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NYC Mayor Eric Adams donates $5K of own money to catch anti-Israel agitators who defaced World War I memorial

Anti-Israel agitators vandalized a World War I memorial Monday night in NYC as protests carried on near Central Park. New York City Mayor Eric Adams called for the arrest of the vandals, while putting up some his own money as a reward.

New York Mayor Eric Adams reacted with anger and disgust on Tuesday, after anti-Israel protesters vandalized a World War I memorial in New York City on Monday.

The 107th United States Infantry monument, located along Central Park on the Upper East Side, depicts seven U.S. Army soldiers in the throes of battle in September 1918, as they burst through the Hindenburg Line — the last and strongest of the German army's defense. 

On Monday, as anti-Israel protests were underway in the area near Hunter College and the star-studded Met Gala, demonstrators placed pro-Palestinian stickers on the memorial, spray-painted "Free Gaza" and burned the American flag at the site. 

Adams, whose uncle died while serving in Vietnam at age 19, offered $5,000 of his own money to catch the vandals. NYPD Crime Stoppers is offering another $10,000 as a reward.


"We're going to treat this crime with the seriousness that it deserves," Adams said Tuesday in front of the monument. "I will not stand by while people desecrate memorials for those who fought for democracy and human rights. The right rights that they (pro-Palestinian groups) are calling for."

Video footage posted online shows a group of anti-Israel supporters placing a flag on the statue and using spray paint to advocate for Palestinians in the Gaza Strip. 

Fox News Digital has reached out to multiple veterans' groups for comment on the matter. 

Officials noted that the memorial is different from most others, which generally honor high-ranking military officials. 

"This is a [monument] to the Doughboys," said Zachary Iscol, commissioner of the city's Department of Emergency Management, who was referring to the nickname for troops under Army Gen. John Pershing’s American Expeditionary Forces.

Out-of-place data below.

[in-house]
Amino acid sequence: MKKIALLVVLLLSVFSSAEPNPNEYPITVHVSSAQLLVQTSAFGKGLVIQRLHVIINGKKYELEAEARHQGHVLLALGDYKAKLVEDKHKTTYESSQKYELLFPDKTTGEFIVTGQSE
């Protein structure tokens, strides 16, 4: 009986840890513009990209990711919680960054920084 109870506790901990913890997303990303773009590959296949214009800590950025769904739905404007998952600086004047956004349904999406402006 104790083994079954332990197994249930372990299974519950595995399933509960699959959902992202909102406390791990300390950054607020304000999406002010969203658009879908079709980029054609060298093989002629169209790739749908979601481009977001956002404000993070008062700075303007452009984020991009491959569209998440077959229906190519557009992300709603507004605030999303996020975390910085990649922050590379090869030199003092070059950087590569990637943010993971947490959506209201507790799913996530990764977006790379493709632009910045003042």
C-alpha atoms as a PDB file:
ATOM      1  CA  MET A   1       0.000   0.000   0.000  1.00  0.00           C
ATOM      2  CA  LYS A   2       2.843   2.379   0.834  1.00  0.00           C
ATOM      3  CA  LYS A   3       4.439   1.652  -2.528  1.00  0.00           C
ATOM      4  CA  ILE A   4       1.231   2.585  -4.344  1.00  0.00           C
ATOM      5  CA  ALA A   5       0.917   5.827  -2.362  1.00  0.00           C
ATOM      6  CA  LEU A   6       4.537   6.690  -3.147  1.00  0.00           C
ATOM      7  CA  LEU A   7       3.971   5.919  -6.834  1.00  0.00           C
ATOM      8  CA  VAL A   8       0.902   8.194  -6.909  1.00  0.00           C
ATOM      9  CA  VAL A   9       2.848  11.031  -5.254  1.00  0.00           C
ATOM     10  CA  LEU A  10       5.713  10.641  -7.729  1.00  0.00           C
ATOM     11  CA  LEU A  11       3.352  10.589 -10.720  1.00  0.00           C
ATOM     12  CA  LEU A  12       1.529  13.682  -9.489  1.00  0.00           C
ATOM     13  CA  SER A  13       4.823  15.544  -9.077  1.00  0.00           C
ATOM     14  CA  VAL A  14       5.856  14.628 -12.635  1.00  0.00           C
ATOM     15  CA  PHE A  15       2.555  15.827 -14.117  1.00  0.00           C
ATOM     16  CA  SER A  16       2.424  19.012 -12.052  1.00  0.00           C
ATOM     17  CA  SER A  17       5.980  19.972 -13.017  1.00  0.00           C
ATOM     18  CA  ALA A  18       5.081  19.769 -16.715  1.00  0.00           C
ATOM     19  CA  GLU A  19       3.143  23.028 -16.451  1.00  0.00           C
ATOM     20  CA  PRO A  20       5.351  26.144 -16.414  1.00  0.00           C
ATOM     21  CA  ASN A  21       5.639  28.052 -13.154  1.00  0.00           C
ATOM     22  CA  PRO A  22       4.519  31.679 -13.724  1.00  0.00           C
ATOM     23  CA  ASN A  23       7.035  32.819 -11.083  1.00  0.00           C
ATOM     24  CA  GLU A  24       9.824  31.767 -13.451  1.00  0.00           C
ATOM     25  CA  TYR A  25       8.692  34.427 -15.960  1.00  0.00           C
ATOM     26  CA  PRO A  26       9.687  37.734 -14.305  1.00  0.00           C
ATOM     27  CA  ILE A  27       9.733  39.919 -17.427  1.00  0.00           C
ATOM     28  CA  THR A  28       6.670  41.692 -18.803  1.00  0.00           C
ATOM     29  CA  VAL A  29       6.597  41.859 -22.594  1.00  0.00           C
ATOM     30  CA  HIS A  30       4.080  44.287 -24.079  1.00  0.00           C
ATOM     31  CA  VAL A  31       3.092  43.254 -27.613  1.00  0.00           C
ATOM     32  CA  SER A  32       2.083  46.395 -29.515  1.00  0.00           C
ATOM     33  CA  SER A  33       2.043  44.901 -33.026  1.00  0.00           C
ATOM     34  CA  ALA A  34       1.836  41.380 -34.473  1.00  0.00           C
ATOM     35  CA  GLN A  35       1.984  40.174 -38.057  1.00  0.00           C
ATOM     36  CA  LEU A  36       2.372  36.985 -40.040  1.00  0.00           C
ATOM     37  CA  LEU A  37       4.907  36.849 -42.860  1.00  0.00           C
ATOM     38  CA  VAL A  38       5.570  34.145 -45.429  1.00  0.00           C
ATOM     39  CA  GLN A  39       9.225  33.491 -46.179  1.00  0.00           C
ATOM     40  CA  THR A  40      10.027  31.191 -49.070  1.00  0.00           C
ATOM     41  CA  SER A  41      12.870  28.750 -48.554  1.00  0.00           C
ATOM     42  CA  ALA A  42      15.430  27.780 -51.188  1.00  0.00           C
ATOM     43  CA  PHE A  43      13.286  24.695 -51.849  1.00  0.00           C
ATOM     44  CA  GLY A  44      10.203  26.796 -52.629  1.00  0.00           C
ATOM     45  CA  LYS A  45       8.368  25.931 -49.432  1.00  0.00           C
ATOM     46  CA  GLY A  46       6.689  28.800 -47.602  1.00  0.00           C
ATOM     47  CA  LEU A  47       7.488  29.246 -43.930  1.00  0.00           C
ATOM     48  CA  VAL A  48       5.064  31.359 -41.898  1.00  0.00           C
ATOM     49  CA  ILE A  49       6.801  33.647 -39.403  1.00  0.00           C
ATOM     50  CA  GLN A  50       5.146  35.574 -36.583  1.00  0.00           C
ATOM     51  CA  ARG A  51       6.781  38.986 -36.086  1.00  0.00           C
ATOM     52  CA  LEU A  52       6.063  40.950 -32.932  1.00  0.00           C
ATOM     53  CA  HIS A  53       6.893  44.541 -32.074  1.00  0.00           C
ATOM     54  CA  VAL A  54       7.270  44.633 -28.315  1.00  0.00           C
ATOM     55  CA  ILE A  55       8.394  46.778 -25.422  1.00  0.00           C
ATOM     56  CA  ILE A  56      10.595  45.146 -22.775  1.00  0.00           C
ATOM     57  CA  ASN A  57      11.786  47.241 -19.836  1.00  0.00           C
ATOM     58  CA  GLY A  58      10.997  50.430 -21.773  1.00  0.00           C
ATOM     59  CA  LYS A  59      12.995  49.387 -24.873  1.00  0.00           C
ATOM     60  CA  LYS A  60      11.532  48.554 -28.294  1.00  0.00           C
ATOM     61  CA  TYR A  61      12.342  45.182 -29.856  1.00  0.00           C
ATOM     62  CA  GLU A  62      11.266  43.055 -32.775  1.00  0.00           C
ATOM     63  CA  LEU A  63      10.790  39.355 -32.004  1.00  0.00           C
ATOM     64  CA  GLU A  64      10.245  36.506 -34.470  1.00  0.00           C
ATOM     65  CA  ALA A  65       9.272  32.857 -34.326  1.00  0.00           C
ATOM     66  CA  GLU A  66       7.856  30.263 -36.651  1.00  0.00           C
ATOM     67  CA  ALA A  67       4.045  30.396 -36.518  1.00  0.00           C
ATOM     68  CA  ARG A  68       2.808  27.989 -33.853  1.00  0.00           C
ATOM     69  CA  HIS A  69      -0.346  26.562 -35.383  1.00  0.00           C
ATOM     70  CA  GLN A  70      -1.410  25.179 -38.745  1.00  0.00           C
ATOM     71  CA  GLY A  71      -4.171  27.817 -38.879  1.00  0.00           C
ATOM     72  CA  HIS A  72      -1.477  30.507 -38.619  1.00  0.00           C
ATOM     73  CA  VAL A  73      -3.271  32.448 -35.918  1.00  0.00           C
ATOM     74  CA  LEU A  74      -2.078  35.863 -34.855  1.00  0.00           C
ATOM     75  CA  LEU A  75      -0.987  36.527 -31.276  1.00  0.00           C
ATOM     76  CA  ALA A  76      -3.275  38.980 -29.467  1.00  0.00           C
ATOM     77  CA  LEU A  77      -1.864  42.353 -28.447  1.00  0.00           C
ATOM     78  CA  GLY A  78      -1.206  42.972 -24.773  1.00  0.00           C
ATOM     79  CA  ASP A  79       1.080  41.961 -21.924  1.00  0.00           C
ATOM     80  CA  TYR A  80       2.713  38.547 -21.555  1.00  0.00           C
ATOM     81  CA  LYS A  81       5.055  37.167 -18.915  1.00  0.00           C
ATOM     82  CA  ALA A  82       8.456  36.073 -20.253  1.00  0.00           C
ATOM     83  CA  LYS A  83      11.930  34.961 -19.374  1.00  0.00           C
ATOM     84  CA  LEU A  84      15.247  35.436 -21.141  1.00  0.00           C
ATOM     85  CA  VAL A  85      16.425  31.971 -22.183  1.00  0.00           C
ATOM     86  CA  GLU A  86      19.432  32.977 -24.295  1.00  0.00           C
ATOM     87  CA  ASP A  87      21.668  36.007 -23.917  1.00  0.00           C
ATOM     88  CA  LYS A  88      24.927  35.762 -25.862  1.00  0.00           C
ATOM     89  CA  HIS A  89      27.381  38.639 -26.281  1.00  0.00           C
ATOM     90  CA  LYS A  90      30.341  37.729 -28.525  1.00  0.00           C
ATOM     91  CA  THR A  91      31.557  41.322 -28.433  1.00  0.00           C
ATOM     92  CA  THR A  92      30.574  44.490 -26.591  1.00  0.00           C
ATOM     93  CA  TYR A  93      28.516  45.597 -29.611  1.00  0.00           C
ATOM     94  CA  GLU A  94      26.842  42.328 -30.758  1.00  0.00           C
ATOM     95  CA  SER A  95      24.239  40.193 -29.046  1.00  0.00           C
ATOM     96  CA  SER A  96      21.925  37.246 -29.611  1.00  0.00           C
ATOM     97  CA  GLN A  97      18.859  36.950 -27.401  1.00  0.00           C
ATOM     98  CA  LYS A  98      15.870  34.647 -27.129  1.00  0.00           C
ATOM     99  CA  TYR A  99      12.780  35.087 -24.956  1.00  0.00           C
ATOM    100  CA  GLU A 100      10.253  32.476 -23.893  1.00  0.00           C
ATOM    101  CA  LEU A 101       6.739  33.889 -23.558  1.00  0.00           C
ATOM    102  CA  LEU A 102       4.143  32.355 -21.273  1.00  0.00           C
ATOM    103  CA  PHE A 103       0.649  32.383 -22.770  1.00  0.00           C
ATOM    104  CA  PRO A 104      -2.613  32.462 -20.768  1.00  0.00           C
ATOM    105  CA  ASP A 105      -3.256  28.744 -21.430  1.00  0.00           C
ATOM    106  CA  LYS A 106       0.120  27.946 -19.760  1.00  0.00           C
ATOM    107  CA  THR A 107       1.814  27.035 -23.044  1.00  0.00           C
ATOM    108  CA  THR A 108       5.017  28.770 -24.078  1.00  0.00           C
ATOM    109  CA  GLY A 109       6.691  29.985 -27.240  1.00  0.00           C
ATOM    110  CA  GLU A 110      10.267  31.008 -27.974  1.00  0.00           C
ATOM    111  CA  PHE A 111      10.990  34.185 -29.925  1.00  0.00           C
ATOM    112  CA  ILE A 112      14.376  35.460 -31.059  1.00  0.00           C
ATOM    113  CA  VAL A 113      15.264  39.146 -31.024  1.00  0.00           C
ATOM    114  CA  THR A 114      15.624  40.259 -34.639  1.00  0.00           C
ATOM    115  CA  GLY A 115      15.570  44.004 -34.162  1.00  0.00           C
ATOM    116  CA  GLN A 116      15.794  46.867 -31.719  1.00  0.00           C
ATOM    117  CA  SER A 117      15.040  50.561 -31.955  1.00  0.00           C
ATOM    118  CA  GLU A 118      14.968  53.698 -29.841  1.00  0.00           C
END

In an online post, Sen. Tom Cotton, R-Ark., who served in Iraq and Afghanistan as a U.S. Army infantry officer, said the "terrorist sympathizers committed felony violations of the Veterans’ Memorial Preservation and Recognition Act by defacing this memorial to the 107th Infantry."

New York City Councilor Vickie Paladino, who represents a portion of Queens, said a friend cleared the site of "Hamas propaganda" and planted American flags. 

"He and another Veteran went into action as soon as images emerged of what had happened here. Sadly this is far from over," she wrote online.

The Veterans of Foreign Wars, an advocacy group with chapters across the country, pointed Fox News Digital to a May 1 statement on the anti-Israel protests.

"The first amendment of the Constitution grants the rights of freedom of speech and of the people peacefully to assemble, the same rights members of the Veterans of Foreign Wars (VFW) swore an oath to support and defend, said VFW Commander-in-Chief Duane Sarmiento. "We also support the rule of law in our country and those working to uphold it. Without them, segments of our population would have their rights infringed upon."

Elsewhere on Monday night, protesters also put a Palestinian flag on a statue honoring Union Army Gen. William Tecumseh Sherman near Central Park. NYPD officers arrived and blocked the crowd while an officer climbed on a ladder to remove it. 

The monument was also defaced with spray paint. Three suspects are being sought for that alleged act of vandalism. 

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